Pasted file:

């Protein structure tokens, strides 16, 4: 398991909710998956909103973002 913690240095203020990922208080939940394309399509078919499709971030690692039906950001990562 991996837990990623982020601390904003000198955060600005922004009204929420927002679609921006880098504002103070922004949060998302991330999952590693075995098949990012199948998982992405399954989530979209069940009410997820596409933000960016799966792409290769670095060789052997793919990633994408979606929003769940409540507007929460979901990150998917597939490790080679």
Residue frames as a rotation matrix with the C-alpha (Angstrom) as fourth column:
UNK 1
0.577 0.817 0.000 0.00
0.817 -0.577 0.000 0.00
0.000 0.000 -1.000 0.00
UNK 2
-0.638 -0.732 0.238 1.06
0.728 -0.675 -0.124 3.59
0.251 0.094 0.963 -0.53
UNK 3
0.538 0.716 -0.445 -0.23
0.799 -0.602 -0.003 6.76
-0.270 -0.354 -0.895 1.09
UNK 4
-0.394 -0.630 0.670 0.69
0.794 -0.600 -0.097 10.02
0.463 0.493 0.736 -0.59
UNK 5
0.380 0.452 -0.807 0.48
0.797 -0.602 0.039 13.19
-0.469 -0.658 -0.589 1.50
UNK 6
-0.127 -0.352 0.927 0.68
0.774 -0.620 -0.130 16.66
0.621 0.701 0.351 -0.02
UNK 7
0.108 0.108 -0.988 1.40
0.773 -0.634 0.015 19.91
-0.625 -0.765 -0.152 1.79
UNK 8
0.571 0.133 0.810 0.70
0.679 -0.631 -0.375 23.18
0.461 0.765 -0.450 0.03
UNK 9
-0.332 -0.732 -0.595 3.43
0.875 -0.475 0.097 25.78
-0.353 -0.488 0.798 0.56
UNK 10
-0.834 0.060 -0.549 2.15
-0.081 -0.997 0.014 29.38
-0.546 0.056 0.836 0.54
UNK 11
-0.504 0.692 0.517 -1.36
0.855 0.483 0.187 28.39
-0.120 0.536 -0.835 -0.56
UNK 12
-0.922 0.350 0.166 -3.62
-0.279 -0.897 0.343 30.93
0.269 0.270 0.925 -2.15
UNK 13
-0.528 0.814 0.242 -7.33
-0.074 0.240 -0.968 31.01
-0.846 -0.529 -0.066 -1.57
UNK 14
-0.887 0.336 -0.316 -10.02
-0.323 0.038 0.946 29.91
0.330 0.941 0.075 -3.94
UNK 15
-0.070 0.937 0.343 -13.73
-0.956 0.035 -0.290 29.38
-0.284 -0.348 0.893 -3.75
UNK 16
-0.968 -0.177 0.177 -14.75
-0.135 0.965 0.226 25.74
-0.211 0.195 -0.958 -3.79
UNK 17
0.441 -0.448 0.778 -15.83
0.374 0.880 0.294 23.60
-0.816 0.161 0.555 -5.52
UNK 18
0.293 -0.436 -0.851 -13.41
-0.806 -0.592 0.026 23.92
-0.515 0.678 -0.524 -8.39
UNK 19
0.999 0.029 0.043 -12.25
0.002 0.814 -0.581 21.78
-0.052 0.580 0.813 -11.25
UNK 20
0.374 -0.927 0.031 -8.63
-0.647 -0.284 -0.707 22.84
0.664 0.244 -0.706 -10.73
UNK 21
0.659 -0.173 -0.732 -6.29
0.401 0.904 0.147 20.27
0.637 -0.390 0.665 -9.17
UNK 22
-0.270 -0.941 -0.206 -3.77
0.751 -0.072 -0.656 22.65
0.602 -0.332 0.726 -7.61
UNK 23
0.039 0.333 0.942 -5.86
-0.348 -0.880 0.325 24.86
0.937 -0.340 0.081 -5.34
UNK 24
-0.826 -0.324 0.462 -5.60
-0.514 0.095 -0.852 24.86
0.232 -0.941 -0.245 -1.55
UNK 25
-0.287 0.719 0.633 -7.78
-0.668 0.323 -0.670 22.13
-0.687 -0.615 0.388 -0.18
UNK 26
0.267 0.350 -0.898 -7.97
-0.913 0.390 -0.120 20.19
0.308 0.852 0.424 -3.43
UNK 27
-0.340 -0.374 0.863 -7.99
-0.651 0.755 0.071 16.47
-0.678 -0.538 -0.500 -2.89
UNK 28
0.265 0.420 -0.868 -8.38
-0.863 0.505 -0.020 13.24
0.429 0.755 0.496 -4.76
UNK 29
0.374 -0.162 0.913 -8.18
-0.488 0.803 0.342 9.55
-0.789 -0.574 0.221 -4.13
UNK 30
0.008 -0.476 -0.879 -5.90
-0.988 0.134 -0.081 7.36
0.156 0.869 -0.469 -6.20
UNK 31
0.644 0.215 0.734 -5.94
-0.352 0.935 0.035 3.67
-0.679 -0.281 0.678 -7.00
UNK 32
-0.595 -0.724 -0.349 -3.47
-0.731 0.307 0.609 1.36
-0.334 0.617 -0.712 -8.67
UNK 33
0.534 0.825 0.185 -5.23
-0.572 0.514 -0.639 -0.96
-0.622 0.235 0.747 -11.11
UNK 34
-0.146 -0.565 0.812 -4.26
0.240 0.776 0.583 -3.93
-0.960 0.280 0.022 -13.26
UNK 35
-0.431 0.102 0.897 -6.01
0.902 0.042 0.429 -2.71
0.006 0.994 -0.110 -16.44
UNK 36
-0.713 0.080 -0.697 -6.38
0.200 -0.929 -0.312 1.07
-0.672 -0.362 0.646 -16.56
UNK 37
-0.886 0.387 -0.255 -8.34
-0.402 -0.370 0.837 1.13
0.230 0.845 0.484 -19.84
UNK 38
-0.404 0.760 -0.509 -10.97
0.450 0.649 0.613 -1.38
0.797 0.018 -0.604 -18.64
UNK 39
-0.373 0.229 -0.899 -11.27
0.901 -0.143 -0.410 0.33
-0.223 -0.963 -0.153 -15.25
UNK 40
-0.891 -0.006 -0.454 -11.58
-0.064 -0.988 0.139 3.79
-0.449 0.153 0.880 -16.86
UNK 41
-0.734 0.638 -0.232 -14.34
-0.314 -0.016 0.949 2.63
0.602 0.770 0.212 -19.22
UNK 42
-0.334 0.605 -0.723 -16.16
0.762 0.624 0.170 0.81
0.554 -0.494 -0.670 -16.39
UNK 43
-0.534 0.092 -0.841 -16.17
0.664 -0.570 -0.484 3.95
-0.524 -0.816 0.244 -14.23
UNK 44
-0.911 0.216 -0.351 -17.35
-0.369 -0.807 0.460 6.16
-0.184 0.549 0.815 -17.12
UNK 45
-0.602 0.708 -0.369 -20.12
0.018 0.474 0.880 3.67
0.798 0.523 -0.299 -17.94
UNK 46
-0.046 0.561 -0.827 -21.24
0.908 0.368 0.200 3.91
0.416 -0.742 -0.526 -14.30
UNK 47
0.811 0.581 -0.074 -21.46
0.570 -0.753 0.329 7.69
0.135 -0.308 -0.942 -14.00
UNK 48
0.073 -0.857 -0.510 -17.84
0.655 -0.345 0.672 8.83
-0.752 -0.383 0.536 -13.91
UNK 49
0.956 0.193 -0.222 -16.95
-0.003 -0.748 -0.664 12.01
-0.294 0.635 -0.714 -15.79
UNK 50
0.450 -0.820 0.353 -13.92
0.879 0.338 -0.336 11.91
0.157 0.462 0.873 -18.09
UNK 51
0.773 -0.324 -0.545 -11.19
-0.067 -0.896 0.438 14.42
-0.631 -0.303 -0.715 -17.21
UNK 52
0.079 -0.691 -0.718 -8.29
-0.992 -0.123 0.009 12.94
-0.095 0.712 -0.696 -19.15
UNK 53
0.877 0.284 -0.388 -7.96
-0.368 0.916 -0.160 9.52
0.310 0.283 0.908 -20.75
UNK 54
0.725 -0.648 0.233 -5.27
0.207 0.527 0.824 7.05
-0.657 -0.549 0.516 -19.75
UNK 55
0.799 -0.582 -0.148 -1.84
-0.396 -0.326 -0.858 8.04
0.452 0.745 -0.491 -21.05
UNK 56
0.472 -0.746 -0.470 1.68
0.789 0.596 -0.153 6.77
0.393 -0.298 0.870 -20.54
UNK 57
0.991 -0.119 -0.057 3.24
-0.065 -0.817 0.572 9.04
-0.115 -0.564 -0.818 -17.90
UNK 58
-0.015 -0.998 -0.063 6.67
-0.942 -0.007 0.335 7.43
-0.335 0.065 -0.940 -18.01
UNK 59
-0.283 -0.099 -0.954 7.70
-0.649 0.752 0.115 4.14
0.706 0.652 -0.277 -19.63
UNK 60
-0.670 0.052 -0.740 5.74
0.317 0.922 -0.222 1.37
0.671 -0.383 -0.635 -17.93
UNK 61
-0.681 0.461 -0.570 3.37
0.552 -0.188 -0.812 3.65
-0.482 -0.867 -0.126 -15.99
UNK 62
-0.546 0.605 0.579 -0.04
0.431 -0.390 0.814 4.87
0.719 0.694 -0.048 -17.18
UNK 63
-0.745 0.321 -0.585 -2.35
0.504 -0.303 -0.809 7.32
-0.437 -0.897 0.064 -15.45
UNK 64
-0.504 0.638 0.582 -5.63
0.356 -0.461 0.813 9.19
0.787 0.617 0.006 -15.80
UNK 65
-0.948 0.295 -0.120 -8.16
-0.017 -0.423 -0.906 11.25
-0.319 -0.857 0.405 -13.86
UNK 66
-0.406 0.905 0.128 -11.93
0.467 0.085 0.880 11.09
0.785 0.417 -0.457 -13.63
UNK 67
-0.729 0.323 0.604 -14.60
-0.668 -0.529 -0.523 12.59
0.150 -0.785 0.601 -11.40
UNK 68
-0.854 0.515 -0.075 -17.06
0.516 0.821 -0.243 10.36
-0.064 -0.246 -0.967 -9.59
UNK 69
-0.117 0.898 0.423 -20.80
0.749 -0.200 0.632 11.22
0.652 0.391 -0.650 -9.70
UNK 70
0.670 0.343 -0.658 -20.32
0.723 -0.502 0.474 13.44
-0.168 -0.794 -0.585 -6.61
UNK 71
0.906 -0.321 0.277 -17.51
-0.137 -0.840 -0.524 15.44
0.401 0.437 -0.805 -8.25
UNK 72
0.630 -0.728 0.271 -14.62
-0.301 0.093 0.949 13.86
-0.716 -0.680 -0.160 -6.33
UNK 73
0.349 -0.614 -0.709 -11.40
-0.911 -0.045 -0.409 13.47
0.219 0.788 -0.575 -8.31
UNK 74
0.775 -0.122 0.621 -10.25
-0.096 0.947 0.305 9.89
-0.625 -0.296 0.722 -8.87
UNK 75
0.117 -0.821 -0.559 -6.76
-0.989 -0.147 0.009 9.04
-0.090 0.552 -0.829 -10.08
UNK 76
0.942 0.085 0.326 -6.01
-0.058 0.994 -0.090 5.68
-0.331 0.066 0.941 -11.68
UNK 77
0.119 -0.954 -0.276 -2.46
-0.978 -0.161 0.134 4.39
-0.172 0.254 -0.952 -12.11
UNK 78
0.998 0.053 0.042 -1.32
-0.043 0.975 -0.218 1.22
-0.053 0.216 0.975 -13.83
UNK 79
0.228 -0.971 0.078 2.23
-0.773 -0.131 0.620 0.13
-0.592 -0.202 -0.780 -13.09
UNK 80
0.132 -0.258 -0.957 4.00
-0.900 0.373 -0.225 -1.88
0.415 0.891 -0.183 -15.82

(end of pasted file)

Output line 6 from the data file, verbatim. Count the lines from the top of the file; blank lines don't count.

0.000 0.000 -1.000 0.00